Staff Perception and Change Engagement Study: The Role of the Environment and the Design Process
Upali Nanda (PI), Jennie Evans, and Adeleh Nejati
Meredith Slosberg, Deployment Leader for Organizational Effectiveness, Akron Children's Hospital, Akron, OH
Akron Children's Hospital and HKS Inc.
What was the aim
Three main study objectives were to:
- Articulate the relationship between project planning and transition planning for people.
- Identify opportunities to deploy change engagement directives during the project planning and implementation process.
- Identify why change engagement is necessary, and effective, in all planning and design projects, based on systematically collected data.
WHY IS IT IMPORTANT
With the best of intentions, most experienced design teams, and informed and involved user groups, still find it is a challenge to organize the move into a new space, and operationalize the new environment at the targeted efficiency and performance. Change management becomes a key concern as a transition is made which is not just geographical, but fundamentally cultural. To prepare staff to optimize a new space and processes it is essential to understand, and address their concerns early on, and continue to address these during the transition planning.
WHAT DID WE DO | HOW DID WE DO IT
A series of pulse-point surveys have been conducted with the staff of the ED and the NICU of Akron Children’s Hospital prior to moving into a new facility, and continued six months and one year post occupancy. For the ED the first survey was conducted in October 2013 with 47 responses. The second survey (identical to the first) was conducted in June 2014 with 88 responses. For the NICU the first survey was conducted in Oct 2014 with 49 responses. The second survey (identical to the first) was conducted in April 2014 with 43 responses. In the interim between the two surveys change engagement initiatives were undertaken at varying levels given the unique circumstances being experienced by each group at that time.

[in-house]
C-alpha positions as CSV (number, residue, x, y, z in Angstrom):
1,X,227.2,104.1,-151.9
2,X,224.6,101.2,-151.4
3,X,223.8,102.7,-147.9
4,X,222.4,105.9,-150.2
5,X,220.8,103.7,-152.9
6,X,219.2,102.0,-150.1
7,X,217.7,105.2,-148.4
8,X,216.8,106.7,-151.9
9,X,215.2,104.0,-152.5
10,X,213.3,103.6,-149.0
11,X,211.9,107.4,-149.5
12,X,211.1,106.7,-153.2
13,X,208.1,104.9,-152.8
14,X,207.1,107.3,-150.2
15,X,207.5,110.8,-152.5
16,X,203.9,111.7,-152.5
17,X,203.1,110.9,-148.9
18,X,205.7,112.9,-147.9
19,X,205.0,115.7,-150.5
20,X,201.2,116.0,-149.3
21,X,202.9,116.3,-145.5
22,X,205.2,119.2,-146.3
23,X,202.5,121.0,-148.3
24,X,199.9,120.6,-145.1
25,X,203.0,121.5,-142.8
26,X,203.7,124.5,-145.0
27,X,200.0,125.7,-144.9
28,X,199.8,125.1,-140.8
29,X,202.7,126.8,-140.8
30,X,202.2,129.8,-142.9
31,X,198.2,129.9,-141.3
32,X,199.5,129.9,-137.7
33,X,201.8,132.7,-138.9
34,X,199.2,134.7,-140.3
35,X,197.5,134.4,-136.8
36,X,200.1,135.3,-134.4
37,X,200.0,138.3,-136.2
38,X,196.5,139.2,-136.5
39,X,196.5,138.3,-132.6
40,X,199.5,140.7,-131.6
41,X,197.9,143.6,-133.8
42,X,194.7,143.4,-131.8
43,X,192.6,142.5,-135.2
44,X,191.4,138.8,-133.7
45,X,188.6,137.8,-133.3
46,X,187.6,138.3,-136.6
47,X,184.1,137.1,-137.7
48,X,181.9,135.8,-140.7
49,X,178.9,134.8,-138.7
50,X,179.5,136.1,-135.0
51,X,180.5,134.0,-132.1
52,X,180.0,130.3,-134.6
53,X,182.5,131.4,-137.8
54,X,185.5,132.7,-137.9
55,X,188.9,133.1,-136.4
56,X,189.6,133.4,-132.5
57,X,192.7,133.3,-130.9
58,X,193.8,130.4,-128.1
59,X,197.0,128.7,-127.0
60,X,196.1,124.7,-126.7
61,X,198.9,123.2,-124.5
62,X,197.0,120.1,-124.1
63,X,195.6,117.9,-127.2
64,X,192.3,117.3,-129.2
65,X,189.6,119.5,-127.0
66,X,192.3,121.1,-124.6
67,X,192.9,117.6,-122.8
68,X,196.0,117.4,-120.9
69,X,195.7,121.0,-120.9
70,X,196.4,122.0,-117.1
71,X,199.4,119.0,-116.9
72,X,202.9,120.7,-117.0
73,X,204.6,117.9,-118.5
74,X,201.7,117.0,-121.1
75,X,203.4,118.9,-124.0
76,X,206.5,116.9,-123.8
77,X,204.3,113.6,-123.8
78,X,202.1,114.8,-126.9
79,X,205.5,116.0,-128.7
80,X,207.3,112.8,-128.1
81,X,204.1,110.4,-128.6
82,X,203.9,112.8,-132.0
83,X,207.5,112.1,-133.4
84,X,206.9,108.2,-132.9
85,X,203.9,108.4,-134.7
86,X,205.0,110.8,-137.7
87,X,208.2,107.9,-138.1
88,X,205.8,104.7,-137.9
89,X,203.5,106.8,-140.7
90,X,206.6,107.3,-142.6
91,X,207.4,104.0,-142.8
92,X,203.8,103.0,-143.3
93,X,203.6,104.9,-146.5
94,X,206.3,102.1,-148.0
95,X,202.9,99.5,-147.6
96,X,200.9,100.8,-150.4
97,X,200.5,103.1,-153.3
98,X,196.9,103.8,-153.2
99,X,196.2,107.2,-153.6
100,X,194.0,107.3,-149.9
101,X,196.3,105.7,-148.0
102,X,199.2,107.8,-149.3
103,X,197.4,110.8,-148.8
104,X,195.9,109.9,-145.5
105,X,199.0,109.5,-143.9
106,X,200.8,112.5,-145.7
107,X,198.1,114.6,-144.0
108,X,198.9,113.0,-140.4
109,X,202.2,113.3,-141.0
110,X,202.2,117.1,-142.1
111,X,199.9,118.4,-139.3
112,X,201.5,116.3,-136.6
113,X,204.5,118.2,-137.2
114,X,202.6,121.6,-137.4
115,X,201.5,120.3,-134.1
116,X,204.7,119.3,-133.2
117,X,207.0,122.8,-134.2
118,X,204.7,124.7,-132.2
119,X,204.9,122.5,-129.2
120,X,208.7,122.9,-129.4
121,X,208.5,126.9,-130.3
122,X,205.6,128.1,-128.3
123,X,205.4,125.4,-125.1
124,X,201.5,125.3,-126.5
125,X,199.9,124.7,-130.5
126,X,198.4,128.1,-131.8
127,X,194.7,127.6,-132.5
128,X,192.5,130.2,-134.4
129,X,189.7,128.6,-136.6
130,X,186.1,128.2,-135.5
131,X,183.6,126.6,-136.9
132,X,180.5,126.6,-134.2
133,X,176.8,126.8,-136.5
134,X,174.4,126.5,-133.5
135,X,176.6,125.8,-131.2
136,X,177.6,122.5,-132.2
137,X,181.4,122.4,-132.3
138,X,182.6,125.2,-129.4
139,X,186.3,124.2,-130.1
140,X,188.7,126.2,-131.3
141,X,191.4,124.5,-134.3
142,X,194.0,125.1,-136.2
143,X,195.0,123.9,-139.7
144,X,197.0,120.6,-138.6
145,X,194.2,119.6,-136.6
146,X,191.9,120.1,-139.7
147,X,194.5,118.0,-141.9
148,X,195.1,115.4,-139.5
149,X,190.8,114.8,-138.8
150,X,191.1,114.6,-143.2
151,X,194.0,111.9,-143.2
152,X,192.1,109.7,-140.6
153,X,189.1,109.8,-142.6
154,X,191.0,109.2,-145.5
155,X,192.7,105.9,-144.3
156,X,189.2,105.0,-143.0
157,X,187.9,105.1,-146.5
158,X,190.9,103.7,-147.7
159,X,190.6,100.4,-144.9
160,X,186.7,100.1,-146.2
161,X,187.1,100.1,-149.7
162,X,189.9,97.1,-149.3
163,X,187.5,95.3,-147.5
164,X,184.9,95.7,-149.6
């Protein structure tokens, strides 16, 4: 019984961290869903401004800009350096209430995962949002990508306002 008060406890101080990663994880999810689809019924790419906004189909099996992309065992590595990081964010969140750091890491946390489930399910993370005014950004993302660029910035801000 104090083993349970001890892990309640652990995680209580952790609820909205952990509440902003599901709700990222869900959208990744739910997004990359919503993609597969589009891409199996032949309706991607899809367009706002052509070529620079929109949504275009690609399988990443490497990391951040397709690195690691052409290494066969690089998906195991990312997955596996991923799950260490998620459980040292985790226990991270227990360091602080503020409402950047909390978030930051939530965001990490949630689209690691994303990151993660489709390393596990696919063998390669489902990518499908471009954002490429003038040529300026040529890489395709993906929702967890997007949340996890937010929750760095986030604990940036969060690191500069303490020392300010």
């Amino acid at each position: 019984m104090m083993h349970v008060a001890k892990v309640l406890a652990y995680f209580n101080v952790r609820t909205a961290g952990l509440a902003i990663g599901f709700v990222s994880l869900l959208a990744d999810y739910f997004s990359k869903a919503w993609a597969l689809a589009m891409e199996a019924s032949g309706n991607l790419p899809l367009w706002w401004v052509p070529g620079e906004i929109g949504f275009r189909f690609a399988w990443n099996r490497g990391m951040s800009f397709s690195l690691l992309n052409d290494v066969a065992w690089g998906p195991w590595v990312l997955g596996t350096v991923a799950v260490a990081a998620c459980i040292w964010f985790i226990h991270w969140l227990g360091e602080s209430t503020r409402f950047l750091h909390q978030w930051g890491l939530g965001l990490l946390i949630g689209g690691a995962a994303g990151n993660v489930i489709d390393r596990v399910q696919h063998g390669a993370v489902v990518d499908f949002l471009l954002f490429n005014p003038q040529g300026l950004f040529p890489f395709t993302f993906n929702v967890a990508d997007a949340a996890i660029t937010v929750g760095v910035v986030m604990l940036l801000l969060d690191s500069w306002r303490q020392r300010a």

WHAT DID WE FIND
The preliminary analysis on the first two surveys showed that being involved in facility design was the key: 1) to increase knowledge of process and environment, 2) to increase ED’s perceptions of both preparedness and adaptation, and 3) to increase NICU’s perception of adaptation but not preparedness. Knowledge of facility and knowledge of process did not have the same impact on ED and NICU group. Knowledge of process and facility increased NICU’s perception of their ability to be ready ahead of time. Knowledge of facility increased ED’s perception of their ability to adjust to the new space, while knowledge of process increased ED’s perception of their ability to be ready ahead of time. The analysis also showed being part of the design team led to both more adaptation and preparedness for ED and NICU. ED’s involvement in design activities led to more adaptation, while NICU’s involvement in process activities led to more preparedness.
Findings will be updated upon completion of data analysis for third and forth surveys.
WHAT IS NEXT
This study raises several critical questions for future studies:
- What interventions help staff prepare and adapt and when should they be implemented?
- What kind of ripple effect do these results (with the staff) have on the patient and family?
- What role does leadership play in the staff’s willingness to adapt and be prepared?
- What design process is the most effective for preparing staff for their new environment?